Ride United Network In Frederick County Reaches Milestone

It recently provided its 10,00th ride.

Frederick, Md (KM) The Ride United Network, which provides free or discounted rides to those who are less well off, has reached a milestone. Ken Oldham, the President and CEO of the United Way of Frederick County, says the network has provided over 10,000 rides to the community.

The Ride United Network began in March, 2023. “We’re absolutely delighted to reach our 10,000th ride in just a few months. Using those rides to get our ALICE families–our critical ALICE families in the communities–getting them to work, their health care appointments and to so many of the necessary activities,” he says.

ALICE stands for Asset Limited, Income Constrained, Employed. It’s another name the United Way uses to describe the working poor.

Ride United Network consists of a commercially available ride-share program, and several non-profit organizations which  provide these transportation services.

Oldham says transportation is one of the biggest obstacles for persons who are less well off and want to improve their lot in life. “Transportation, we have found, is the single most significant part of access to services, ” he says.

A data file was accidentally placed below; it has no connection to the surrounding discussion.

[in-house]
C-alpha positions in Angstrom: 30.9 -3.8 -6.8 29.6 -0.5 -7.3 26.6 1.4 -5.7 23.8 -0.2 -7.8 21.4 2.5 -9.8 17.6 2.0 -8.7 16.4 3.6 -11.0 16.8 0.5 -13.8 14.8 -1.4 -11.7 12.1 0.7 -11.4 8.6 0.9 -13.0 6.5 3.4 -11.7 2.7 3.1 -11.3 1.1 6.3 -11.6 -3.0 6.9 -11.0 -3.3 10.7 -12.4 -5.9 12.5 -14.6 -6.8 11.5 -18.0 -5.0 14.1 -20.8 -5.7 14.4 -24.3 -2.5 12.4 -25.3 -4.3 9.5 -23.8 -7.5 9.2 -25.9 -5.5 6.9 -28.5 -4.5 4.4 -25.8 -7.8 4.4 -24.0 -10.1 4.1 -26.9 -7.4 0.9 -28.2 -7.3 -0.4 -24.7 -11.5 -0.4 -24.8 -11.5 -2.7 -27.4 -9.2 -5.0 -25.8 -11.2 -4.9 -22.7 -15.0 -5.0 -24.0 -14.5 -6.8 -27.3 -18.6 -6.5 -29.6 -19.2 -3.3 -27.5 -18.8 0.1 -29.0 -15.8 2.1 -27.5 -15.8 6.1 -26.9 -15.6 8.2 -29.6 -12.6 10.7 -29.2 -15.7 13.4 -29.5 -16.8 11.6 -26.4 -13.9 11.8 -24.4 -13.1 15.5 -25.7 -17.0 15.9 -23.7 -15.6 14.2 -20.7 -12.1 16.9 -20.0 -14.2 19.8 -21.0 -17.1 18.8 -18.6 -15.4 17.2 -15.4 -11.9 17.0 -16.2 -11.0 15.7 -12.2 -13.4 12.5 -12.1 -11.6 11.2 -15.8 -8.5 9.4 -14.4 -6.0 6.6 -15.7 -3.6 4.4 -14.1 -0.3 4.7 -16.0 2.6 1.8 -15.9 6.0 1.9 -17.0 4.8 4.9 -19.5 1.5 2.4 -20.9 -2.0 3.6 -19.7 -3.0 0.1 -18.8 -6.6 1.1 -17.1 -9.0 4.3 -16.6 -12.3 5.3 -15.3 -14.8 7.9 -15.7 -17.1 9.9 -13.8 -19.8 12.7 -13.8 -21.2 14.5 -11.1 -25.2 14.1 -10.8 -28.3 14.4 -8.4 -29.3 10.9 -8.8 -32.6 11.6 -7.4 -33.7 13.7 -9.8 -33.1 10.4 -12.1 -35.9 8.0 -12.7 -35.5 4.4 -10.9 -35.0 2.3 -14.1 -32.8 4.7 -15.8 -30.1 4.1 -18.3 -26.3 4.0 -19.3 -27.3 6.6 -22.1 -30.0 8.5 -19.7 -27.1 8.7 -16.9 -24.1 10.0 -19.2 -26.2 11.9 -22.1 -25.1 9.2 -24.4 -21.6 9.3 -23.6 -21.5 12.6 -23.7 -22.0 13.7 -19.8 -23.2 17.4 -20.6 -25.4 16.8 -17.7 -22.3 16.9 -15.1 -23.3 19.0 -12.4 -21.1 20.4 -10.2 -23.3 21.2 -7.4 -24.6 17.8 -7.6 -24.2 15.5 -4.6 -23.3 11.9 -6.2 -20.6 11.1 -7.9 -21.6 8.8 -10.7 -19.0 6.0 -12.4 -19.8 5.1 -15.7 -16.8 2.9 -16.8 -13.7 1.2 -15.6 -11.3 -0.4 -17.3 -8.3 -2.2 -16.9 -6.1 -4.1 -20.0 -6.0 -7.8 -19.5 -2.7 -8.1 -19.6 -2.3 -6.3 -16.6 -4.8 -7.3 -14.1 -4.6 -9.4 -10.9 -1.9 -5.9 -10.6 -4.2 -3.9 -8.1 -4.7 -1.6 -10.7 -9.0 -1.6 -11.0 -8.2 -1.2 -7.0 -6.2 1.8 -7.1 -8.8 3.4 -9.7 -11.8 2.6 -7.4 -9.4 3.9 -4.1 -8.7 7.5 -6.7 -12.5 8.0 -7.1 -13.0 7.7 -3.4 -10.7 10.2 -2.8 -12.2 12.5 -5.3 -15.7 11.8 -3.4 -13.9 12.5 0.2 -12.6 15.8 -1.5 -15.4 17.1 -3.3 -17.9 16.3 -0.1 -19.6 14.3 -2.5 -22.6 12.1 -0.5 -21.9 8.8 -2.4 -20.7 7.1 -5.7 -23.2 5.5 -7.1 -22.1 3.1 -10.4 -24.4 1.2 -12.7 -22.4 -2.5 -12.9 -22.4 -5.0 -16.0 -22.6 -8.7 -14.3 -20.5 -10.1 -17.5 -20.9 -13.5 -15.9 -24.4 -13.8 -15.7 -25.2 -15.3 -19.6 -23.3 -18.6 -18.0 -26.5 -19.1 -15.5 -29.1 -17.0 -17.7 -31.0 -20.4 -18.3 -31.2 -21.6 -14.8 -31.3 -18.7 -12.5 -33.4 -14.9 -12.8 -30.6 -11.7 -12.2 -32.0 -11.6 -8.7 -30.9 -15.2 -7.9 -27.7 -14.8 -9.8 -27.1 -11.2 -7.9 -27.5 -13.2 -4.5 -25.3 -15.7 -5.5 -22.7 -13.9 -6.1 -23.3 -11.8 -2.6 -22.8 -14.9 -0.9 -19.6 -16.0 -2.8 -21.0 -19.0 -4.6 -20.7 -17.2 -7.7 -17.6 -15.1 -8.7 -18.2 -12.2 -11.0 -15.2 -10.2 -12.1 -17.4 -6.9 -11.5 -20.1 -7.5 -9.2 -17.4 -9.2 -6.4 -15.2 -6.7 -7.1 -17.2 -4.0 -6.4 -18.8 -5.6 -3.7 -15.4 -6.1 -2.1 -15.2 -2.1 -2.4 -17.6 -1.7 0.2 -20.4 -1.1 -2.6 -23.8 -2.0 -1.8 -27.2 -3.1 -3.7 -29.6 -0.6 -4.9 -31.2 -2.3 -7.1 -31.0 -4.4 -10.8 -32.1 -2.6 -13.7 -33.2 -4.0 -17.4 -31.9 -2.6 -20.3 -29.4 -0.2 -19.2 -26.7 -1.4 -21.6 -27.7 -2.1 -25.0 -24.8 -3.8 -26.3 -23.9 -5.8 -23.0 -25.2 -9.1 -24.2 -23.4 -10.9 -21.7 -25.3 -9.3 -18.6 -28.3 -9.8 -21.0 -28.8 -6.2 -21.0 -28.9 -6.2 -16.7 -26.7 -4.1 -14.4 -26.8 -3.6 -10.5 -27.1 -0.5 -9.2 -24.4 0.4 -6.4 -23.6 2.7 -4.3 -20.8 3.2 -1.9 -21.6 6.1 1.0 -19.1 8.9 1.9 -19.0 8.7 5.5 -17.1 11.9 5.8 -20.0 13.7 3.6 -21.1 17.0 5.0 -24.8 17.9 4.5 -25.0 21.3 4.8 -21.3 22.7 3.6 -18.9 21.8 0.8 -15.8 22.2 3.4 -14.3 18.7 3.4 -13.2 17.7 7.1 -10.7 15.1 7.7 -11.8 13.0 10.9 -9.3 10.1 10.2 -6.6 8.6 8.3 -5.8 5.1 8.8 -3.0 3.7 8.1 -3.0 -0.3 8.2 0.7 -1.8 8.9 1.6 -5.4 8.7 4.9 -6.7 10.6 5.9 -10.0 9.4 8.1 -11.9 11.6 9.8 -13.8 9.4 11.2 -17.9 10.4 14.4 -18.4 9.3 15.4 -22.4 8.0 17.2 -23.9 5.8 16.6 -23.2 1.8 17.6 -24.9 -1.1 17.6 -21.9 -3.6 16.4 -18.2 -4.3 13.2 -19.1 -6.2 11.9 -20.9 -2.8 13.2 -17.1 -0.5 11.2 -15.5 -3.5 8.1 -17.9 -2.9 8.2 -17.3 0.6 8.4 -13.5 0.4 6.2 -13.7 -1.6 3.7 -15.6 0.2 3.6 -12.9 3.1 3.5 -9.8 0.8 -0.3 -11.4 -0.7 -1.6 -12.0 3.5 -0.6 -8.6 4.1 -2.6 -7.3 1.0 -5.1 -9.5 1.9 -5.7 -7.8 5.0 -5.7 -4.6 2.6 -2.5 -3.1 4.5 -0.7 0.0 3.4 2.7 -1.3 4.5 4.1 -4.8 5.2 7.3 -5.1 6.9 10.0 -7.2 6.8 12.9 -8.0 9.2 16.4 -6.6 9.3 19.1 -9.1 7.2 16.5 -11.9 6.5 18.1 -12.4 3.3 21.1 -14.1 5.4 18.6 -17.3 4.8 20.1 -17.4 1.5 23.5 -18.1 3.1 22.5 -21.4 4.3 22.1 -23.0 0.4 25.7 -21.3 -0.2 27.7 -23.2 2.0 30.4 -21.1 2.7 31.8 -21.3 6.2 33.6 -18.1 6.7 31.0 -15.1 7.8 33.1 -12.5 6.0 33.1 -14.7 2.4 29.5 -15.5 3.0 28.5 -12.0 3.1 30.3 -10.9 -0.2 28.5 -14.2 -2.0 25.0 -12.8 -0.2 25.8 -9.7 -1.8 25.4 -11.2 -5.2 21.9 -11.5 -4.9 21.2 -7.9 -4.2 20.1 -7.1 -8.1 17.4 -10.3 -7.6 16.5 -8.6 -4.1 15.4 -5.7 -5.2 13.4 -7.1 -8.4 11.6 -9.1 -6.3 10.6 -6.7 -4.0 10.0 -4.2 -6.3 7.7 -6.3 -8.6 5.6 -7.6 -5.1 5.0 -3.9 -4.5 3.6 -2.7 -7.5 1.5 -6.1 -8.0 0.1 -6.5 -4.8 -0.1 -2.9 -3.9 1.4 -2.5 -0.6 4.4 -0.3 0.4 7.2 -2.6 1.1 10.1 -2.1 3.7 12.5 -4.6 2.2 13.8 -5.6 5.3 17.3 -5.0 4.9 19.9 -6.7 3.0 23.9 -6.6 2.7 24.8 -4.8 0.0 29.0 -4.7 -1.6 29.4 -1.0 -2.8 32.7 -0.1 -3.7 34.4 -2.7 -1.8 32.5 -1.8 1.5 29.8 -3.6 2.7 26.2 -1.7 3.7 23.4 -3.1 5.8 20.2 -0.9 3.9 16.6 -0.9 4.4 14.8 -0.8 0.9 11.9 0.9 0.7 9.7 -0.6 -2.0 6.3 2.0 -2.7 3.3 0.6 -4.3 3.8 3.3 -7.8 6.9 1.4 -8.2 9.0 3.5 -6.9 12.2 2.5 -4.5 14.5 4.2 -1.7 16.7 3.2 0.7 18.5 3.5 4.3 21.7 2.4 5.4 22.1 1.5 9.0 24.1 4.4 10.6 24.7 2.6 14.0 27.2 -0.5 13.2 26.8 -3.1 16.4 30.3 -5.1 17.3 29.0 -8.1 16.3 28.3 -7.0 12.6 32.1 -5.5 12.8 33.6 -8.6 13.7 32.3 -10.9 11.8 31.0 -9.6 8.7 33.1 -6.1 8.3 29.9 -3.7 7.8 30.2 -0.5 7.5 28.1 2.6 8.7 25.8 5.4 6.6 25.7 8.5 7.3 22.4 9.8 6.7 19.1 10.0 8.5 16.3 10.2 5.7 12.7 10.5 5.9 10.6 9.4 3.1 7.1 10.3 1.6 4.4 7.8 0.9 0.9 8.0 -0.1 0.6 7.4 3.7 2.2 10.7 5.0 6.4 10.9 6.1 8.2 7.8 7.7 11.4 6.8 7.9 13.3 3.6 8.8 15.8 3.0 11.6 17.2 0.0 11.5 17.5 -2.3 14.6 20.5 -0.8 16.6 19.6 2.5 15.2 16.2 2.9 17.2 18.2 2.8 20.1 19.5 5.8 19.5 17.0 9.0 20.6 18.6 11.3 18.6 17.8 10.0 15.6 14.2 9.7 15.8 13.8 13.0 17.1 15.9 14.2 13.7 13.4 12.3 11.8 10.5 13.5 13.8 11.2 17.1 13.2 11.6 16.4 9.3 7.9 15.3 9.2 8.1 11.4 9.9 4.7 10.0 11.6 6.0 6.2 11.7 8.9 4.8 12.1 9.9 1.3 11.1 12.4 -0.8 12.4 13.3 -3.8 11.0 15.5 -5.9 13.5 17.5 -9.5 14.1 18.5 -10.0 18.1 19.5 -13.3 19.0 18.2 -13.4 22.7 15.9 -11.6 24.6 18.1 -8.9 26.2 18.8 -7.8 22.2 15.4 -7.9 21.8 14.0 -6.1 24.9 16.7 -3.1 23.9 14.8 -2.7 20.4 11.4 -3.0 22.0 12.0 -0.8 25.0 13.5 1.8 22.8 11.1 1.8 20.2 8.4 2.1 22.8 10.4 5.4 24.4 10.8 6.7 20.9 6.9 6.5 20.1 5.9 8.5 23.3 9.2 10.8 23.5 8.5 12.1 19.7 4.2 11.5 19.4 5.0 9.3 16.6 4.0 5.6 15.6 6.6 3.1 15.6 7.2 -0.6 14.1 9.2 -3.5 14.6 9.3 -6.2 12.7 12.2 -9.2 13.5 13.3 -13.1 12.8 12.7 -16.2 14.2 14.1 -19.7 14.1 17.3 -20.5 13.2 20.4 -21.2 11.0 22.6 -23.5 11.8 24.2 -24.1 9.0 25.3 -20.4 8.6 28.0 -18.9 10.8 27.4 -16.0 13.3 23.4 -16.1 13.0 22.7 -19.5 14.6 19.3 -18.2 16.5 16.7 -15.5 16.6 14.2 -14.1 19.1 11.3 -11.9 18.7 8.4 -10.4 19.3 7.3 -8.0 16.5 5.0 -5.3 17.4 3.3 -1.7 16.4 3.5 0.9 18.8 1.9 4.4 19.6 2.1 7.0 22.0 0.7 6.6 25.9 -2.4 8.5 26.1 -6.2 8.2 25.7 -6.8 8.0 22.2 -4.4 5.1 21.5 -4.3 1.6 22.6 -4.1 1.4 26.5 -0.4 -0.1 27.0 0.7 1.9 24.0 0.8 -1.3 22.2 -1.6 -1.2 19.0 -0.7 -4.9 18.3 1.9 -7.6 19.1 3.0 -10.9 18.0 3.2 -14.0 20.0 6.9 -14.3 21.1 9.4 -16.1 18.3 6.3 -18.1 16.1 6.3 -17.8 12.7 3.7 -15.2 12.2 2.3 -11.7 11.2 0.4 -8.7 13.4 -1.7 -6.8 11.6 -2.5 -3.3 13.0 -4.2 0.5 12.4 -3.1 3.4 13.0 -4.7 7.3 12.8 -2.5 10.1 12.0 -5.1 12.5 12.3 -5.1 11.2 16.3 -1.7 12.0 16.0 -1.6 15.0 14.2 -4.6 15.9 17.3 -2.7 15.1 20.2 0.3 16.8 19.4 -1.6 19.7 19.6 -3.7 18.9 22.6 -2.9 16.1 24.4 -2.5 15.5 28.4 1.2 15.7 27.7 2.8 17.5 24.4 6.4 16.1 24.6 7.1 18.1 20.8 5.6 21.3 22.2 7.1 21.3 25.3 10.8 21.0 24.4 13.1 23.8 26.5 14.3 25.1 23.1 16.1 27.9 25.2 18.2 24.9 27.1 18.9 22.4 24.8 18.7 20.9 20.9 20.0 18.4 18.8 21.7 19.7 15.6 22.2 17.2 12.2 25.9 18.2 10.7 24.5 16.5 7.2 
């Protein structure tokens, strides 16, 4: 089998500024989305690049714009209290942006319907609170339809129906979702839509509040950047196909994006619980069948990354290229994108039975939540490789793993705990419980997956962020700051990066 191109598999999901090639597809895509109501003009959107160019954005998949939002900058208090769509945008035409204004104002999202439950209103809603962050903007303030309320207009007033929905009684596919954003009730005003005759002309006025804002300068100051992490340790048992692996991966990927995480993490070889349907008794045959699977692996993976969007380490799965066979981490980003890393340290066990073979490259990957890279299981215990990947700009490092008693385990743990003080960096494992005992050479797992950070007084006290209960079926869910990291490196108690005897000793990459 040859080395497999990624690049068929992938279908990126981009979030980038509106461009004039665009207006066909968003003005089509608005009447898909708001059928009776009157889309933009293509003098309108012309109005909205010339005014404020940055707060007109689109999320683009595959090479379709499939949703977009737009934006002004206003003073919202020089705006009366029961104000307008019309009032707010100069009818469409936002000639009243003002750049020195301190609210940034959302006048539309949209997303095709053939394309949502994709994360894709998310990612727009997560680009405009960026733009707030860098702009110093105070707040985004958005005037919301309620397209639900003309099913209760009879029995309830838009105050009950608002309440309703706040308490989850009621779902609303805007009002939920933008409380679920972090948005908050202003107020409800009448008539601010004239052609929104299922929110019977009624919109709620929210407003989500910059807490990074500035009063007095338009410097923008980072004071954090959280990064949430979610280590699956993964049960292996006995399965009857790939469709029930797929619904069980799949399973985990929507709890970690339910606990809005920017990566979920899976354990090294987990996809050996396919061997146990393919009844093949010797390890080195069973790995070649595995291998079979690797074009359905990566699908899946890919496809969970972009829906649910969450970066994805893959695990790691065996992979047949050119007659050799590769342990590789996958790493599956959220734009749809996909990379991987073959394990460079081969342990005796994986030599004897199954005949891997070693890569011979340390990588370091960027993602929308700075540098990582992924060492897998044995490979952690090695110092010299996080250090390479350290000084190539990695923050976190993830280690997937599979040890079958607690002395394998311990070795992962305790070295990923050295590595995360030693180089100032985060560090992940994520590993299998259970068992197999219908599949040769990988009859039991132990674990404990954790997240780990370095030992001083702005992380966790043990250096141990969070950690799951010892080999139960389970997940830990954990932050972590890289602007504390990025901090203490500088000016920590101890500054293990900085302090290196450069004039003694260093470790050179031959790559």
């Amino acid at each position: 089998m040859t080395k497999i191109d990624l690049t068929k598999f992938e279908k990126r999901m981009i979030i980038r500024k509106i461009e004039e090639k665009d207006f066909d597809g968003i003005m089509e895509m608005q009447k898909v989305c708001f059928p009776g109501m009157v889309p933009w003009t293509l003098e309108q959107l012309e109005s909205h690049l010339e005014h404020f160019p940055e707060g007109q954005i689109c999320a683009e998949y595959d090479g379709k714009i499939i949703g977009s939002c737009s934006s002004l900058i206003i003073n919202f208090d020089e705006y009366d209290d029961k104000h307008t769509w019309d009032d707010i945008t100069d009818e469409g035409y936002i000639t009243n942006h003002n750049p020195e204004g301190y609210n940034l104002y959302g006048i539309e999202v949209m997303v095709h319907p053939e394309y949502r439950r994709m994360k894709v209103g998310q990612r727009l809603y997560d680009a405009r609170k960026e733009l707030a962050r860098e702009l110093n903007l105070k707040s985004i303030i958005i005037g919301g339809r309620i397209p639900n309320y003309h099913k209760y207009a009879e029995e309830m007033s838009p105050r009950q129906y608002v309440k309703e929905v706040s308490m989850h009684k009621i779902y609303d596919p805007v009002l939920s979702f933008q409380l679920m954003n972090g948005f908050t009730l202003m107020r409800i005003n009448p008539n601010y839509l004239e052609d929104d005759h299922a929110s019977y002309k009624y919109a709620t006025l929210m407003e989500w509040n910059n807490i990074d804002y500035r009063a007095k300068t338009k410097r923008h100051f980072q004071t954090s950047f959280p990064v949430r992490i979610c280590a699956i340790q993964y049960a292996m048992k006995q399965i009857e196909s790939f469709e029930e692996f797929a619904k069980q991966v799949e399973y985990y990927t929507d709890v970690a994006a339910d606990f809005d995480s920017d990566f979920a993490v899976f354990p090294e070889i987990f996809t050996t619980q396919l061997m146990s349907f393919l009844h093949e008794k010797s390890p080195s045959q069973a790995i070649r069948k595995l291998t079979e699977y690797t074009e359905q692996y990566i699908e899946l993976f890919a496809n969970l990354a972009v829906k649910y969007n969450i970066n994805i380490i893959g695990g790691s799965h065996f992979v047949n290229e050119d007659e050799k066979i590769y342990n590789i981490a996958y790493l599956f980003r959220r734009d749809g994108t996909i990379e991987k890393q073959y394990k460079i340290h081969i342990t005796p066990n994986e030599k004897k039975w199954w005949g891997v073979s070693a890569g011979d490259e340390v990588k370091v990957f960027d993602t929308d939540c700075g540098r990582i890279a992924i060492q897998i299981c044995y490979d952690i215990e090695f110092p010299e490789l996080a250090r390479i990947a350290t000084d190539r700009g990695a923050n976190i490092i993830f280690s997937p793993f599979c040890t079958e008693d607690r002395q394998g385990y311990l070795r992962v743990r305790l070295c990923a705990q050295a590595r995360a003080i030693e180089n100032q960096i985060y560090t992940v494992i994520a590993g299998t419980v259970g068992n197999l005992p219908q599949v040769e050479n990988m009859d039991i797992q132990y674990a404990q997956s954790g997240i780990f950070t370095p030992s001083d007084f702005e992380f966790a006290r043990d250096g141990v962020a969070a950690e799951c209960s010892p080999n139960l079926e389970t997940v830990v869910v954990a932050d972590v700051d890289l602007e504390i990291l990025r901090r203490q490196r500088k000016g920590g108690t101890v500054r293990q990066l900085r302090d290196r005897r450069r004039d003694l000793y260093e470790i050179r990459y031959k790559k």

In the fall of 2021, the United Way developed a Ride United pilot program  which provided more than 4,200 rides to individuals and families who were less well. Oldham says data was collected during that time to determine if there were any gaps in service. “That particular program did not serve senior citizens as well as what it should. It didn’t serve youth as well as it should. And it didn’t serve rural communities outside of the cities of Frederick, Ballenger Creek and Walkersville as well as it should. It didn’t serve Hispanic households as well as it should,”: he said.

Next year, Oldham said a program will be launched to provide rides for people in rural areas who don’t have access to reliable transportation. “Volunteer based ride share program will available in Frederick County thanks to a local non-profit called SOS Safe Ride Foundation. They’re  launching a volunteer ride-share program to specifically serve our more rural communities,” Oldham says.

Even though many ALICE household need transportation to get to medical appointments, education, to obtain food and other important needs,  Oldham says it’s just as important for these individuals to have transportation to get to their jobs. He says having access to transportation can make a big difference when it comes to getting to work, and taking an offer of a better job. “If we can’t get our employees to work, then our economy is going to suffer,” he says. “In an ALICE household, that mode of transportation to get to work is the difference between a lower paying job and a higher paying job.”

Oldham says that person may turn down an offer of a higher paying job because that individual may not have transportation to get to and from that new position.

By Kevin McManus